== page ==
^{2}], and the material constant ${C}_{xy}^{m}$ [s(kW)^{2}/(m^{4}K^{2})]. The scene model provides the temperature limit and material constant for each pixel.$${T}_{xy}^{th}\left(t\right)={T}_{xy}^{limit}-{q}_{xy}\left(t\right){\left(\frac{{t}_{r}}{{C}_{xy}^{m}}\right)}^{l}$$ - (4)
- Note that Equation (3) requires the computation of the heat-flux in real-time. Currently, 2-dimensional thermal calculations in real-time are not possible at W7-X, since we cannot assume toroidal symmetry [15]. The heat-flux can be estimated roughly according to Equation (1) using the increase of the averaged corrected temperature between two frames $\Delta \overline{{T}_{xy}^{\prime}}$ and the frame time interval ${t}_{f}=0.01$ s, resulting in Equation (4).$${q}_{xy}\left(t\right)=\frac{\Delta \overline{{T}_{xy}^{\prime}}\left(t\right)}{{\left(\frac{{t}_{f}}{{C}_{xy}^{m}}\right)}^{l}}$$
- (5)
- $\Delta \overline{{T}_{xy}^{\prime}}$ is then time-filtered in Equation (5) with a learning rate $\alpha $ to avoid triggering false alarms due to fast transients.$$\Delta \overline{{T}_{xy}^{\prime}}\left(t\right)=(1-\alpha )\Delta \overline{{T}_{xy}^{\prime}}(t-{t}_{f})+\alpha \left(\right)open="("\; close=")">\overline{{T}_{xy}^{\prime}}\left(t\right)-\overline{{T}_{xy}^{\prime}}(t-{t}_{f})$$Fast transients refer to fast physical events with high heat flux that last for a short period of time, not enough to actually heat and damage the PFCs. However, the temperature prediction is based on the measured heat flux, and it reacts assuming that the current heat flux is sustained for 0.16 s. A short high increase of heat flux can then trigger a false alarm, even lasting just few ms. To prevent this, the heat flux has to be averaged over time to react only to sustained heat flux changes.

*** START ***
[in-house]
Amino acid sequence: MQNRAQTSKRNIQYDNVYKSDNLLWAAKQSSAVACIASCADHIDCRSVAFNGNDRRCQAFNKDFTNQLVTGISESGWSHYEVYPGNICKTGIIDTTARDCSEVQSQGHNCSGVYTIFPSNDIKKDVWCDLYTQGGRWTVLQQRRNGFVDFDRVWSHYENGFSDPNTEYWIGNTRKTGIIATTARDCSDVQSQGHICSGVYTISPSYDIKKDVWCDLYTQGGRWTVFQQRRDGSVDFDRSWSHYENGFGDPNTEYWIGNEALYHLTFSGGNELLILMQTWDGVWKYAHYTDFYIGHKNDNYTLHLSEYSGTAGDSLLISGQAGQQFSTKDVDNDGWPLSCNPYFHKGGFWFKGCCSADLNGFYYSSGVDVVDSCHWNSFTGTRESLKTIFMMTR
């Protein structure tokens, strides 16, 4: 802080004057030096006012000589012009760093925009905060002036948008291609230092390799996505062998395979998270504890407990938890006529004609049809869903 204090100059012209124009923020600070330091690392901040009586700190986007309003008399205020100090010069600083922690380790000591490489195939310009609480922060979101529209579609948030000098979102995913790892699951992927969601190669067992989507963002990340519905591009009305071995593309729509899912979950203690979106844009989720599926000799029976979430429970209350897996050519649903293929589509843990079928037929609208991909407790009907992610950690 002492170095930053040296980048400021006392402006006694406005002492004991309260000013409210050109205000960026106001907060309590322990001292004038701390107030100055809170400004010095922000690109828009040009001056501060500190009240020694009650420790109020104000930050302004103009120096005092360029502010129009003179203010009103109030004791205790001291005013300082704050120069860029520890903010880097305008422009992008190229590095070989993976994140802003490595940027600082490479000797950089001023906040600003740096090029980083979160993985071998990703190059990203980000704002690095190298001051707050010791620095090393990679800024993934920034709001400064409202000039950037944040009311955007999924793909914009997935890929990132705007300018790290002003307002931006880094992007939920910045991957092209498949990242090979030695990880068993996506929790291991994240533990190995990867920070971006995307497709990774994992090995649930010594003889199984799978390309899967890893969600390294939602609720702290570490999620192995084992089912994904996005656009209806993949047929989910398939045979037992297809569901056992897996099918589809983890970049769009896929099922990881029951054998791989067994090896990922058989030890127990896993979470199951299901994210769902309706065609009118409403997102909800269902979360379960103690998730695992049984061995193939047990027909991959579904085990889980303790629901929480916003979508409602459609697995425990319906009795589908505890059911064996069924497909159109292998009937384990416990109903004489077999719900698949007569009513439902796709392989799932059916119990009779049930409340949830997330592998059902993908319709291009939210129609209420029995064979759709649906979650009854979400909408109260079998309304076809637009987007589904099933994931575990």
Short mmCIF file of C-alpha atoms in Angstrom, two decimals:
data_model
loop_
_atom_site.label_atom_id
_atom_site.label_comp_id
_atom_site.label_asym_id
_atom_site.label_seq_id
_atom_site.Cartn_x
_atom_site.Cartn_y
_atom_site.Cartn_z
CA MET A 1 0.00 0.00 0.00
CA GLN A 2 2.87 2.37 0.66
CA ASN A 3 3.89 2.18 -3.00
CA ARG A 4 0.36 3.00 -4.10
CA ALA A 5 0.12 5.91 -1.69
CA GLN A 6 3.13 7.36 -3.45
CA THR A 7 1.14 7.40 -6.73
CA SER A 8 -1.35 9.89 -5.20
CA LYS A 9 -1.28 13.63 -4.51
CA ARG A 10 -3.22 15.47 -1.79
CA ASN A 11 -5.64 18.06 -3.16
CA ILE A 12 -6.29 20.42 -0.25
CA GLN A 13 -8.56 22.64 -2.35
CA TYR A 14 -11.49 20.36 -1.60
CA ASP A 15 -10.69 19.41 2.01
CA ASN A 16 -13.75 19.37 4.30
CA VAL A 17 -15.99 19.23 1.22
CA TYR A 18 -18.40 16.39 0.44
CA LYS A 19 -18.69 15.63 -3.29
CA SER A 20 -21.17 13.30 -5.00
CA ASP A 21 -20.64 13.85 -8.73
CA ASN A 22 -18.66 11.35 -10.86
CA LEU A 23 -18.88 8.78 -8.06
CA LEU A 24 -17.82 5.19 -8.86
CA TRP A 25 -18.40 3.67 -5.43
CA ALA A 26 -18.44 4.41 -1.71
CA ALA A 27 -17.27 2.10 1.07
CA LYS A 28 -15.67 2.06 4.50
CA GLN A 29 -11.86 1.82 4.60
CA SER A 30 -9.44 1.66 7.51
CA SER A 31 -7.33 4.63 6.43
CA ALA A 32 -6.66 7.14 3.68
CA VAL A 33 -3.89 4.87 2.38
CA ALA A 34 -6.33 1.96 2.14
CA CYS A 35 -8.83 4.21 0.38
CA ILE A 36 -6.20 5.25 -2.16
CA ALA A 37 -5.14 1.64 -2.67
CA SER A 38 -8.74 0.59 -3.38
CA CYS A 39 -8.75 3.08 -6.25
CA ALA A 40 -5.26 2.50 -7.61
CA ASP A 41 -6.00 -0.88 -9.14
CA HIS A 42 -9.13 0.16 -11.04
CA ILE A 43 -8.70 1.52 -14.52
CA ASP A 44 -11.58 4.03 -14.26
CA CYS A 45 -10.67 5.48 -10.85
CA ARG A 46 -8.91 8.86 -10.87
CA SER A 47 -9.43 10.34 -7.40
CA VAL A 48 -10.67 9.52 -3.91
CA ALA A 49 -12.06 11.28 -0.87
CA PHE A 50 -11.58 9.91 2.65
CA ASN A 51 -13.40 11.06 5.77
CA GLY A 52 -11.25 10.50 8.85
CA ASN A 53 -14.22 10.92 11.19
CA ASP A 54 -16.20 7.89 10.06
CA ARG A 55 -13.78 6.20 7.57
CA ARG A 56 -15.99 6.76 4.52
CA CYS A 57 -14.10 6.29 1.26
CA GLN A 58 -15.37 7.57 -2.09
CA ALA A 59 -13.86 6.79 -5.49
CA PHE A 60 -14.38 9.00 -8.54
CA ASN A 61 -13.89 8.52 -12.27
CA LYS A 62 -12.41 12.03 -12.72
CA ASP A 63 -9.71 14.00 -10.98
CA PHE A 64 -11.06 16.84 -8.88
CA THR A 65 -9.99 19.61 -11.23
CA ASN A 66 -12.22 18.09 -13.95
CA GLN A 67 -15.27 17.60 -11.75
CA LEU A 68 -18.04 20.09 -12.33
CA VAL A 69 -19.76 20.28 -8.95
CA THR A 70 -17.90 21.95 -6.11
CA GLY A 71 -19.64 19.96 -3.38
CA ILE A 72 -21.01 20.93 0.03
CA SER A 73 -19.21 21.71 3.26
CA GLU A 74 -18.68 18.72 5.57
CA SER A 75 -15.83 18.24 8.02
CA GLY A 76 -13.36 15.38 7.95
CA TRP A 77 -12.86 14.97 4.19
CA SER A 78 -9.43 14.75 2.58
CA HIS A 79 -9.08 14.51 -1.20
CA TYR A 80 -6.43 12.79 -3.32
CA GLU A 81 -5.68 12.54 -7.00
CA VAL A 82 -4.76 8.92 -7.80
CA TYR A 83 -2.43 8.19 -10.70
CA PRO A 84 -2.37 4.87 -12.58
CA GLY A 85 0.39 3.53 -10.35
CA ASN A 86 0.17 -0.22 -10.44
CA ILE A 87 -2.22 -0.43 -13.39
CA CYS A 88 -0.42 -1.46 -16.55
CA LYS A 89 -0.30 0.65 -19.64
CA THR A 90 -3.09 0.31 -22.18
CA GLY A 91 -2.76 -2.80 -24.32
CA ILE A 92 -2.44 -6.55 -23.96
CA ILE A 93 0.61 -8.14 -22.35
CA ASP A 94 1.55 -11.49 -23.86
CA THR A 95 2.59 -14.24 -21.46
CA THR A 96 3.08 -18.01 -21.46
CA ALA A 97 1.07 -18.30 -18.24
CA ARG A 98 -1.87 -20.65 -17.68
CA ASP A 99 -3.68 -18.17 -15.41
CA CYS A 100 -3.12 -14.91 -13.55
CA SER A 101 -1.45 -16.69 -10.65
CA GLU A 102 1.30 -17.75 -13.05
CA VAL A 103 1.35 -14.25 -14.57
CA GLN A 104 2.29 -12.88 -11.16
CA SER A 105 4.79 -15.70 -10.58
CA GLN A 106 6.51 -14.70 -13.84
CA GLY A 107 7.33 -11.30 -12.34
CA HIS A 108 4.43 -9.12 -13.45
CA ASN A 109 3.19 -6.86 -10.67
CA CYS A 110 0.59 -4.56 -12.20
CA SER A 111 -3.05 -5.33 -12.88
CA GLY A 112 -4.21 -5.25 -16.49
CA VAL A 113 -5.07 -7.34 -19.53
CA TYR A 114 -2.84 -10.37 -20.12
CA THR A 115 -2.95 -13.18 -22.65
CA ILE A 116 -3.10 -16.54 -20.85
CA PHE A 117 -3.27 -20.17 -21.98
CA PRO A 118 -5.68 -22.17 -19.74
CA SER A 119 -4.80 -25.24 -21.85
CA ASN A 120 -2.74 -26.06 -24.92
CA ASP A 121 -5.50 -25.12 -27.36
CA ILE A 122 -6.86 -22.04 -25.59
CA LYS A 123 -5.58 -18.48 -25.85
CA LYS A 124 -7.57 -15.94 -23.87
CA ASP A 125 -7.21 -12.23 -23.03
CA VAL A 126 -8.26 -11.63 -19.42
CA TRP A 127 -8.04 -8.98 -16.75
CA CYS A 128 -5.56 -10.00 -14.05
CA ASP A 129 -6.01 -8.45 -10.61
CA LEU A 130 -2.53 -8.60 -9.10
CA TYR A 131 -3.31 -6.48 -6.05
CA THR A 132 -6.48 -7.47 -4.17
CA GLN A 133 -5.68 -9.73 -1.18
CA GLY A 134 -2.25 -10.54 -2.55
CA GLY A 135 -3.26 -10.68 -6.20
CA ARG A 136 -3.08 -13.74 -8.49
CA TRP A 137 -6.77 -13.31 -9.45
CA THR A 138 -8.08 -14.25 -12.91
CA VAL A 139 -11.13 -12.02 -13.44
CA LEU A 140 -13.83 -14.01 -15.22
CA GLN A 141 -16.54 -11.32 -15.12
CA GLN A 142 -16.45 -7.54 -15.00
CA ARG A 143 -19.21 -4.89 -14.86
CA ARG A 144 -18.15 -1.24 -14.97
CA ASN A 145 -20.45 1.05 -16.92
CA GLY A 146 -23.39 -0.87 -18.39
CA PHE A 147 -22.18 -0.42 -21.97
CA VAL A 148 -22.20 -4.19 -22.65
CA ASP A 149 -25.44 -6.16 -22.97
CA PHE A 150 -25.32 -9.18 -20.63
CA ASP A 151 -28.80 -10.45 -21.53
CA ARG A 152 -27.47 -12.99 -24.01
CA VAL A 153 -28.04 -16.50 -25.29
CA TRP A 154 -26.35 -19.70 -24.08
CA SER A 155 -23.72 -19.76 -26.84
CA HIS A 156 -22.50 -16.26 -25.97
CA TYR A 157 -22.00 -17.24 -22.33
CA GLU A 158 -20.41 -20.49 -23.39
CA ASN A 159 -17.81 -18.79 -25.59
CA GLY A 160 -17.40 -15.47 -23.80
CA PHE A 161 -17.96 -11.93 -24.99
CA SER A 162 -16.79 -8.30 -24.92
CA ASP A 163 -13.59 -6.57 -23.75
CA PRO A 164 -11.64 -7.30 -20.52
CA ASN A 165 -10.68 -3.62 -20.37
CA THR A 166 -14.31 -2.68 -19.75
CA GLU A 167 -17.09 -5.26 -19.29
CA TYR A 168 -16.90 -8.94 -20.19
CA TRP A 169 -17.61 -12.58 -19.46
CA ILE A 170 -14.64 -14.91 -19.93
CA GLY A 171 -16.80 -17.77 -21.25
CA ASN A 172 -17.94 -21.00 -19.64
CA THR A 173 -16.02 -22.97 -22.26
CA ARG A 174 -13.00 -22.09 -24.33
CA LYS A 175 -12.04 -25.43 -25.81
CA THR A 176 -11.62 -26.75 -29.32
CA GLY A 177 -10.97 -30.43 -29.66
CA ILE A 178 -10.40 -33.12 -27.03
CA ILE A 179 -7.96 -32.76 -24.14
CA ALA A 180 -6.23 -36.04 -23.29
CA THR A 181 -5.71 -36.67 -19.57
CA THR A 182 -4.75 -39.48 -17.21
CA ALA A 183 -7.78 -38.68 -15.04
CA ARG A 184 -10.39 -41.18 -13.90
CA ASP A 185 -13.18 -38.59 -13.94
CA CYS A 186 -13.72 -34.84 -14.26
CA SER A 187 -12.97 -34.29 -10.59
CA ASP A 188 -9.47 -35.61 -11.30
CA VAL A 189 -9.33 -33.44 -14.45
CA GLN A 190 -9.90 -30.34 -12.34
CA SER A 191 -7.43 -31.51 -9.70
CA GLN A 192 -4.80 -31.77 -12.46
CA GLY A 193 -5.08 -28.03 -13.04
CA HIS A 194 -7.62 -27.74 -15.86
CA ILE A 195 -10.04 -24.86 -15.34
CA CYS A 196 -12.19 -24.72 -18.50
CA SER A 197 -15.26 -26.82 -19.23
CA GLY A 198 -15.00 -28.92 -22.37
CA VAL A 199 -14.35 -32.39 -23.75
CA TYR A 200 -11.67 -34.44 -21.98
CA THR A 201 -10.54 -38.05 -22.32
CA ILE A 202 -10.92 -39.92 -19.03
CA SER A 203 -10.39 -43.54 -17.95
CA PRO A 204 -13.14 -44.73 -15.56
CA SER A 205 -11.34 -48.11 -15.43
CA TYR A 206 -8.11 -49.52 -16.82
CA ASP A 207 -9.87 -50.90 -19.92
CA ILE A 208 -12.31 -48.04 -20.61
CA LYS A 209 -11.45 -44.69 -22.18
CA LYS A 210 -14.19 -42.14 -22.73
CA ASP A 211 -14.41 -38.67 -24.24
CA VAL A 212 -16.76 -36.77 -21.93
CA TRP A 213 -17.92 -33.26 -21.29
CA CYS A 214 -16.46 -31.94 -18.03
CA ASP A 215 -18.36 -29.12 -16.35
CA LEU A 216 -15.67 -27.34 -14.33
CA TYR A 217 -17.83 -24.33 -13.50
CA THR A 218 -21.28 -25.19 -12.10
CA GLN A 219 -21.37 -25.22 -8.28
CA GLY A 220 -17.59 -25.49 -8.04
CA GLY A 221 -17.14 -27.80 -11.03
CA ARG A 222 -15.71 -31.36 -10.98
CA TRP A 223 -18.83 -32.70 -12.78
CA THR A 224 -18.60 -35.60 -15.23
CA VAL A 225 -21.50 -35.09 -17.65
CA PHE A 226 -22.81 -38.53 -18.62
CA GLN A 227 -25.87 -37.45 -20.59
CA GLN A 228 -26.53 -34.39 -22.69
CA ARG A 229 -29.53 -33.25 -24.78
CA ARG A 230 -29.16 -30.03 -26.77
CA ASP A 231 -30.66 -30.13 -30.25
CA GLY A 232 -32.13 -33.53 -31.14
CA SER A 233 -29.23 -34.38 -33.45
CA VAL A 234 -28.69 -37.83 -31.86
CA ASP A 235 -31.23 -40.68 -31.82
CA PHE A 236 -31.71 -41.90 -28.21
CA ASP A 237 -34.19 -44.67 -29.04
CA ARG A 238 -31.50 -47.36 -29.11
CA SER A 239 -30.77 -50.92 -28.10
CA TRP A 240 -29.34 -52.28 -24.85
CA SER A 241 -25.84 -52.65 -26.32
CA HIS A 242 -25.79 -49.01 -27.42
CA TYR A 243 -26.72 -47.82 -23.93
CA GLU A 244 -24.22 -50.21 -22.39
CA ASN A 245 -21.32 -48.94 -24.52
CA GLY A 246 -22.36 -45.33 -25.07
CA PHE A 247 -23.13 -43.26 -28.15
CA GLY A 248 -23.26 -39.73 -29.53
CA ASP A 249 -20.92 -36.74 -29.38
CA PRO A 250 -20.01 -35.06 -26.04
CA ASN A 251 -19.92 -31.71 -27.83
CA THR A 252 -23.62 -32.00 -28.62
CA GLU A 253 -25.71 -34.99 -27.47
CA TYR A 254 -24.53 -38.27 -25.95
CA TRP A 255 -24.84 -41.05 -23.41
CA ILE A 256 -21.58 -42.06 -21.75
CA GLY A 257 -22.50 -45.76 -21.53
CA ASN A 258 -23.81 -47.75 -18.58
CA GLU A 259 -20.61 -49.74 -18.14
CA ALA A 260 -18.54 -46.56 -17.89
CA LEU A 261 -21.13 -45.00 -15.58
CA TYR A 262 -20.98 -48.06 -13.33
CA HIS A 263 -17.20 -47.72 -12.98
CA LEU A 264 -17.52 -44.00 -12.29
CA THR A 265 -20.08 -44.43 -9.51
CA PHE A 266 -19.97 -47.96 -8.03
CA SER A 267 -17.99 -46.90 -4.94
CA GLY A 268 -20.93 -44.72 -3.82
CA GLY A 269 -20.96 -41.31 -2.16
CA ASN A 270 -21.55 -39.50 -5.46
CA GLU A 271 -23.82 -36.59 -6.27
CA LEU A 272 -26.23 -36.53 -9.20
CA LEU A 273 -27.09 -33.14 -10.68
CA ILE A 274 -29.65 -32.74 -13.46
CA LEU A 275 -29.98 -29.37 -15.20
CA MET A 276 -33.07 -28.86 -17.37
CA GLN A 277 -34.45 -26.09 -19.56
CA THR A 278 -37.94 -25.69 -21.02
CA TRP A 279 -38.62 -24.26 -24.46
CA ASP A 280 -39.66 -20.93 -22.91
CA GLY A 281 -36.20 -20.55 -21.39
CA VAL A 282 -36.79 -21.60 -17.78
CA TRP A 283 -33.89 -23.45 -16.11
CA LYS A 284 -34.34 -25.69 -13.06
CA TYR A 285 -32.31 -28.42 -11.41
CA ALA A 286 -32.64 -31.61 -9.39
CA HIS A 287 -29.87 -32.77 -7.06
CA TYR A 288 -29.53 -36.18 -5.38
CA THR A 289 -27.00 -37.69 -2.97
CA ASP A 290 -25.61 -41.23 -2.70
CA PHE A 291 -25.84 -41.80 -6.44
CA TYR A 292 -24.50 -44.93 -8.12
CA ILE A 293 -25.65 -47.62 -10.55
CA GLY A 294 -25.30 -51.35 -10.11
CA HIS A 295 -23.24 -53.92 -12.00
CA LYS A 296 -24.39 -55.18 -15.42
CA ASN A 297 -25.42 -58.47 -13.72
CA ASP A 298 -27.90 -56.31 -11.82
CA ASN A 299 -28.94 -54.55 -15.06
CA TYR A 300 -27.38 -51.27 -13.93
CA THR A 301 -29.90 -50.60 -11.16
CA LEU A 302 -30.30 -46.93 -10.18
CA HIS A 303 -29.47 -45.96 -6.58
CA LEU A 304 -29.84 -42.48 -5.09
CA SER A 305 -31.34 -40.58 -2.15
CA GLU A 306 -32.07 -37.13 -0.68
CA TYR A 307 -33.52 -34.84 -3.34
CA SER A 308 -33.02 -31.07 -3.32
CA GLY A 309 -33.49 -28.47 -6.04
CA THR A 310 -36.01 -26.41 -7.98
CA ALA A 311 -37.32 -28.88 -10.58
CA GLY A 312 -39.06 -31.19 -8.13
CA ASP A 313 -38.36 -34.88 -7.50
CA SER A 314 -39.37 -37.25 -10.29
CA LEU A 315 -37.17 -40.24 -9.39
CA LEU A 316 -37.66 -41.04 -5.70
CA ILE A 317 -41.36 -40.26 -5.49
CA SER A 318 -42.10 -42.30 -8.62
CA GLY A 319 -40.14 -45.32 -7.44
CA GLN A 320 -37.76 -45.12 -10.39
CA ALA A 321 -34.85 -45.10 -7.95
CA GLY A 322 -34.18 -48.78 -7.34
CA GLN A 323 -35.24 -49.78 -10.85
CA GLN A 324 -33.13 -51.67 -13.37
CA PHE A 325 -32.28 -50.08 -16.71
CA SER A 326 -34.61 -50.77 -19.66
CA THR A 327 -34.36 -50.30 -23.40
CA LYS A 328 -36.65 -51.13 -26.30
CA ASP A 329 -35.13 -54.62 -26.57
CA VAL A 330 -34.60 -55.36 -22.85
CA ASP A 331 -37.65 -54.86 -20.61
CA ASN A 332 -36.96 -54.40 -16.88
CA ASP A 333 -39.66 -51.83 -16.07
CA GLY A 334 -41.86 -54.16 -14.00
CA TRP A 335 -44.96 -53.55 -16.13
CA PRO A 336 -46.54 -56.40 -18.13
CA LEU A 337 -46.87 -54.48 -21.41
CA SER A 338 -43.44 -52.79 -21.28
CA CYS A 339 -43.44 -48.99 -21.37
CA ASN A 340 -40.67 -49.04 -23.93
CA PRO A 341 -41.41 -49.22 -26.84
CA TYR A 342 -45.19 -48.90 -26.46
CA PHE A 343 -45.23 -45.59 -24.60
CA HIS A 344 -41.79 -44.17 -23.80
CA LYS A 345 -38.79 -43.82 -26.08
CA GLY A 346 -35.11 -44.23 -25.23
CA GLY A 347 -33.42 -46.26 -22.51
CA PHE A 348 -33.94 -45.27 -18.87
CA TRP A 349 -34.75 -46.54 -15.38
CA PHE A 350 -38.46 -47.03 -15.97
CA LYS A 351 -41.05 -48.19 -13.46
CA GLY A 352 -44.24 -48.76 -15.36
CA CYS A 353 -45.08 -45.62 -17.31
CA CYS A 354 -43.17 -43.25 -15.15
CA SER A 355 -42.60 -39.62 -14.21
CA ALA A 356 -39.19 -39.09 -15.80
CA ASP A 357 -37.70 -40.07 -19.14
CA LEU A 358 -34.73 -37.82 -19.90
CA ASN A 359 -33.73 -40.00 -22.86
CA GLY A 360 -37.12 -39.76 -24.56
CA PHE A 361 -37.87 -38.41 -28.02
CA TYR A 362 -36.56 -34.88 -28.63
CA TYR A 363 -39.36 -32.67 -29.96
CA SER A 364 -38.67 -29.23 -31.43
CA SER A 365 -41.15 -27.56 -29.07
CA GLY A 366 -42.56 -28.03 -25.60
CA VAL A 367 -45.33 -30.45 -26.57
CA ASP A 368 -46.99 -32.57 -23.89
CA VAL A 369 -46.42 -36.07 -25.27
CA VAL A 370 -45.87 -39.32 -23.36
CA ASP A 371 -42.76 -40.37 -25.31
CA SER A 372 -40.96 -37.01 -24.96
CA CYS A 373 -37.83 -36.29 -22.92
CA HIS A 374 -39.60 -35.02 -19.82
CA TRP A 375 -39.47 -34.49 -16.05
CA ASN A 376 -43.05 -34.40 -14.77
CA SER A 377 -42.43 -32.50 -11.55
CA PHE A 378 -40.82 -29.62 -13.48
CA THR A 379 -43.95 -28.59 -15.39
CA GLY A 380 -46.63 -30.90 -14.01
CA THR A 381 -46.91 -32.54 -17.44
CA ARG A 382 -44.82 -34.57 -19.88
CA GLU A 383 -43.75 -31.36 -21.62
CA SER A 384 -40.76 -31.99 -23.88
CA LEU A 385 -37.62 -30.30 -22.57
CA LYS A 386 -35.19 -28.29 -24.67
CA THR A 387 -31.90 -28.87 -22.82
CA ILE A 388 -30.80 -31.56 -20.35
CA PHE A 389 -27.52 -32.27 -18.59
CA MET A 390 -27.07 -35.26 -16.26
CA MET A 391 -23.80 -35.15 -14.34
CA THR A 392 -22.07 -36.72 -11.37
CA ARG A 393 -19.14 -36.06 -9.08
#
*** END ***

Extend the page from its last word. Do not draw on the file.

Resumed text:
- (6)
- In case the heat-flux calculation under-estimates the real heat flux, we follow a conservative approach to stay on the safe side. The temperature threshold finally used (Equation (6)) is the minimum between the computed according to Equation (3) and an upper-bound ${T}_{xy}^{th\_max}$:$${T}_{xy}^{th}\left(t\right)=min\left(\right)open="\{"\; close="\}">{T}_{xy}^{limit}-{q}_{xy}\left(t\right){\left(\frac{{t}_{r}}{{C}_{xy}^{m}}\right)}^{l},{T}_{xy}^{th\_max}$$The upper-bound values are:
- Divertor targets: 1034 ${}^{\circ}$C
- Baffles and heat shields: 387 ${}^{\circ}$C
- Pumping gap: 172 ${}^{\circ}$C

These values are computed according to Equation (2) considering a ${t}_{r}={t}_{max\_delay}=0.11$ s (without safety margin) and assuming a heat-flux of 10 MW/m^{2}for the divertors, 0.5 MW/m^{2}for the baffle and heat shields and 0.2 MW/m^{2}for the pumping gap. Note that we do not require here the safety margin of the reaction time because the calculation of the threshold is deterministic. The safety margin was added to account for the uncertainty of the heat-flux estimation. Also note that setting a temperature threshold upper-bound is equivalent to setting a heat flux lower-bound or a minimum value of the heat flux (see Equation (2)). - (7)